West Nile Virus Alert

Doris Dimmitt, Hospital Epidemiologist Carson Tahoe Health

INFECTION CONTROL FYI

I can’t help it. It’s just the way my mind works. When I think about mosquito bites, I think about disease transmission. We don’t have to worry about most mosquito transmitted diseases here in our little corner of the world, but we do have to worry about West Nile Virus. There hasn’t been much in the media so far this season, a couple of cases in Washoe County and a few mosquitoes testing positive, but that doesn’t mean it is no longer a problem. We can expect a few cases every season from now on. Not near as many as the 2004 and 2005 seasons when the epidemic was raging, (I hope) but a few cases none the less.

The truth is most of us have been bitten by infected mosquitoes already. Since most people don’t experience any symptoms at all the infection goes undetected. Our bodies however, recognize the threat and develop antibodies to protect us from getting the infection in the future. But some unprotected people still come down with the illness which can be very serious. Since we don’t have any way of knowing which group we are in, we must protect ourselves and prevent West Nile Virus. Let’s review the facts:

Fact #1. West Nile is transmitted by a bite from an infected mosquito. The only human to human transmission documented is by blood transfusion, organ donation, and from a mom to her unborn baby.

Fact#2. Only 20% of those infected will develop the disease, and only 1 out of 150 patients with disease symptoms will develop full blown encephalitis. Most of the cases present as minor flu like symptoms that last 3-6 days. The incubation period is 3-14 days after being bitten. Those most susceptible to the infection are people over the age of 50, pregnant women, and anyone who is immune-suppressed.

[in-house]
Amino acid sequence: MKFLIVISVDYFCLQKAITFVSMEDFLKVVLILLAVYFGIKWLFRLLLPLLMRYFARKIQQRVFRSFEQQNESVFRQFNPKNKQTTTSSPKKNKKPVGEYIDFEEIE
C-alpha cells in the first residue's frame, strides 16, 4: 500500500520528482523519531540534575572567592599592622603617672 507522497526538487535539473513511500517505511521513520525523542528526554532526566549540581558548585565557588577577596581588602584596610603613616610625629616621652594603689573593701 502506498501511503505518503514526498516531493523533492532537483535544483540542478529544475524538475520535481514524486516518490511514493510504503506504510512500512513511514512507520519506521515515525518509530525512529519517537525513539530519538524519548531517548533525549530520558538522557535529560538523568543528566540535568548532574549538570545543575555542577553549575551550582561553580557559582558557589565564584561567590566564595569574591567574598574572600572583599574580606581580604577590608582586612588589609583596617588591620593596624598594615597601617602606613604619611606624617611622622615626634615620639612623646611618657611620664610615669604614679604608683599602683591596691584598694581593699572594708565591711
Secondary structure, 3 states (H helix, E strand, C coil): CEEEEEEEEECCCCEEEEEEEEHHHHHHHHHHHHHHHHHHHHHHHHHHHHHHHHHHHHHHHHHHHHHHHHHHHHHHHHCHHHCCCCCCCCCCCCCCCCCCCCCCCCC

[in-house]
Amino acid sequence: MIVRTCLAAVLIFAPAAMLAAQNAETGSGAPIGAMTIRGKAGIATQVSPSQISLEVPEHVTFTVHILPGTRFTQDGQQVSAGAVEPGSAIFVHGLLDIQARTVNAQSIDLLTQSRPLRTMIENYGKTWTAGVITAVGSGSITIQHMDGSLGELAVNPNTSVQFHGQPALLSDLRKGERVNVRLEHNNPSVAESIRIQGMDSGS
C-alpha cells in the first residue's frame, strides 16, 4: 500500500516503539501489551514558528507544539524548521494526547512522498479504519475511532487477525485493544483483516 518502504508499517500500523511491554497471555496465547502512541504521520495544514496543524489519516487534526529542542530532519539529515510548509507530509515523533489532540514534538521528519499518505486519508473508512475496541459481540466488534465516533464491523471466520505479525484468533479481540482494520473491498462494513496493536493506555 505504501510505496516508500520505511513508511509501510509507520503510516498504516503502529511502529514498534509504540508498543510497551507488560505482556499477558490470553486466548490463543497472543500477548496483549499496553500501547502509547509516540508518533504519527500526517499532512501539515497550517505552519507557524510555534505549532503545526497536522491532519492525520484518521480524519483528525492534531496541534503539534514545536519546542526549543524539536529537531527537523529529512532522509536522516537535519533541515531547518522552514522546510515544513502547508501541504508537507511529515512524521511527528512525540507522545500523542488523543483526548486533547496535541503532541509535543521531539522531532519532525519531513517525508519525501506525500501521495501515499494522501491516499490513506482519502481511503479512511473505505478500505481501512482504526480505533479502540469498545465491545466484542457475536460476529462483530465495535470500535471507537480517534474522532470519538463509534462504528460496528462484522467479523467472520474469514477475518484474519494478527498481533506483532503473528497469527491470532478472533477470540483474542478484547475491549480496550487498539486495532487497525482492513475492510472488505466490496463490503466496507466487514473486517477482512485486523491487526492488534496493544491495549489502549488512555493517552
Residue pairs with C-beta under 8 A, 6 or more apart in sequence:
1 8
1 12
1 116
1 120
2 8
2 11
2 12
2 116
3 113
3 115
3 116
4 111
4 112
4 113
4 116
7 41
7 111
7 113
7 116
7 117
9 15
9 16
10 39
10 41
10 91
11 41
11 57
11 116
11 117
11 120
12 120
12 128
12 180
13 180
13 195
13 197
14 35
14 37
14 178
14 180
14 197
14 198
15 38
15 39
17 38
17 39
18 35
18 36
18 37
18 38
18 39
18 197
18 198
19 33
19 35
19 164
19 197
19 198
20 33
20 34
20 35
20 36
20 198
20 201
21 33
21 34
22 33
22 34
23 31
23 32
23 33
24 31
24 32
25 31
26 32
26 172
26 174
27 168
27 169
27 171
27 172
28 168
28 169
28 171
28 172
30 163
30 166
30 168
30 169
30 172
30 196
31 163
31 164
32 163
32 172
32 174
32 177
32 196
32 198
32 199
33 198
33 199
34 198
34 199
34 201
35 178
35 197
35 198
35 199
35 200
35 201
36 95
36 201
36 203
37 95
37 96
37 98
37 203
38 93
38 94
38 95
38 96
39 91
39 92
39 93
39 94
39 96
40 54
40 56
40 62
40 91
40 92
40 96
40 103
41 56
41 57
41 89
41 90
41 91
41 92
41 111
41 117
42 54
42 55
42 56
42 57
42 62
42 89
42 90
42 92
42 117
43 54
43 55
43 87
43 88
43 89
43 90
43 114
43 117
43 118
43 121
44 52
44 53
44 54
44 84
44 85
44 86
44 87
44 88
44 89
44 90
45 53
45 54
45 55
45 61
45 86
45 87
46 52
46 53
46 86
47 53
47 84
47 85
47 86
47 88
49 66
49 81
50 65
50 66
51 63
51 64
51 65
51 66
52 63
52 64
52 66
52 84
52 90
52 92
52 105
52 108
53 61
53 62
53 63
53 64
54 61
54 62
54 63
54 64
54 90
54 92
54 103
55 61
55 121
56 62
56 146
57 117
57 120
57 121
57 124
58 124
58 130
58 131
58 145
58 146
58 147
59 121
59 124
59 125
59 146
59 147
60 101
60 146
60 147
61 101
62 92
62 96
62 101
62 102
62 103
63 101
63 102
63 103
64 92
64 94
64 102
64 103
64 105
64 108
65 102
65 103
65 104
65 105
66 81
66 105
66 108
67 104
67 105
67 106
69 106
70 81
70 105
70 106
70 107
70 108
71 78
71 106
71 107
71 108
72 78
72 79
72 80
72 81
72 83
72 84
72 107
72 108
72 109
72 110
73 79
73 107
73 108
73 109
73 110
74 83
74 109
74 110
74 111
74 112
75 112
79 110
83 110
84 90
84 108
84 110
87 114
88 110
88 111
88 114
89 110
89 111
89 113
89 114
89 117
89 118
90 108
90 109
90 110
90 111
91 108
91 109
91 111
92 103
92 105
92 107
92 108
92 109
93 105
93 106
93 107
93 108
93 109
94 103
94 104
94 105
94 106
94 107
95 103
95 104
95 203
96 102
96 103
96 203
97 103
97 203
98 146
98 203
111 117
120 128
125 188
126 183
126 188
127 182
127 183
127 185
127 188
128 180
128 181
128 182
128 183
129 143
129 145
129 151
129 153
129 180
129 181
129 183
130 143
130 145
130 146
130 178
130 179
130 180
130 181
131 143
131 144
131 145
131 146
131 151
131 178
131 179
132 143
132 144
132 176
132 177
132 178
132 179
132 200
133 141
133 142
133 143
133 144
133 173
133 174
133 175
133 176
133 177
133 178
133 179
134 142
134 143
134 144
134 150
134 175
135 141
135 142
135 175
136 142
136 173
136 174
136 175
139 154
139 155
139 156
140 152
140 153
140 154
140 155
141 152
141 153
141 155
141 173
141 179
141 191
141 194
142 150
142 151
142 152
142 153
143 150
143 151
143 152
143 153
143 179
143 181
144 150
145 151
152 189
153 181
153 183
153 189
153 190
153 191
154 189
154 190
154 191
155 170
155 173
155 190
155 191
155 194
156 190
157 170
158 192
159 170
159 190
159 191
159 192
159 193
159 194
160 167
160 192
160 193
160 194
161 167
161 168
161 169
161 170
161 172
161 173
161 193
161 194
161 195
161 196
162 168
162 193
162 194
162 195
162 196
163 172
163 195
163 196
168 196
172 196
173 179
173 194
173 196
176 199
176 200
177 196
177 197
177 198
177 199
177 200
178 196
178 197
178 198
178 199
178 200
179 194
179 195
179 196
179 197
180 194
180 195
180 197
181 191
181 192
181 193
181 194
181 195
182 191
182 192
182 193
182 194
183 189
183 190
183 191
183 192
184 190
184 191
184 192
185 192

Fact#3. The primary means of protection from West Nile infection is to avoid mosquito bites. This is especially important for pregnant women. The CDC recommends the use of a mosquito repellant containing DEET, ( consult with your physician before using DEET if you are pregnant) wearing long sleeved shirts, long pants, and avoiding infested areas at dawn and at dusk when mosquitoes are most active.

Fact #4. There is currently no vaccine for West Nile, but vaccination against other arboviral infections such as yellow fever may provide some protection.

Fact #5. The symptoms for mild disease are malaise, anorexia, nausea, vomiting, headache, eye pain, myalgias, rash, and swollen lymph nodes. In severe disease, fever, weakness, gastrointestinal symptoms, flaccid paralysis and changes in mental status are seen which may progress to the neurological symptoms of encephalitis with or without seizures.

Fact #6. The treatment for West Nile infection is supportive, often involving hospitalization, intravenous fluids, respiratory support, and prevention of secondary infections. Some antiviral drugs such as ribavirin in high doses have been shown to help.

The best thing that can be done at this time is to get rid of any sources of standing water, or treat water sources to kill the mosquito larvae. Mosquito fish, work very well, and are environmentally friendly, so you might want to consider that as an alternative. For more information including the CDC’s “Fight the Bite” program, go on line to cdc.gov. As always if you have any questions, feel free to email me at doris.dimmitt@ctrh.org. Remember that infection control is about making it difficult for the little buggers to get in. Understanding the epidemiology of how germs work is the best way to stay healthy. Don’t make it easy for them. Don’t let them bite.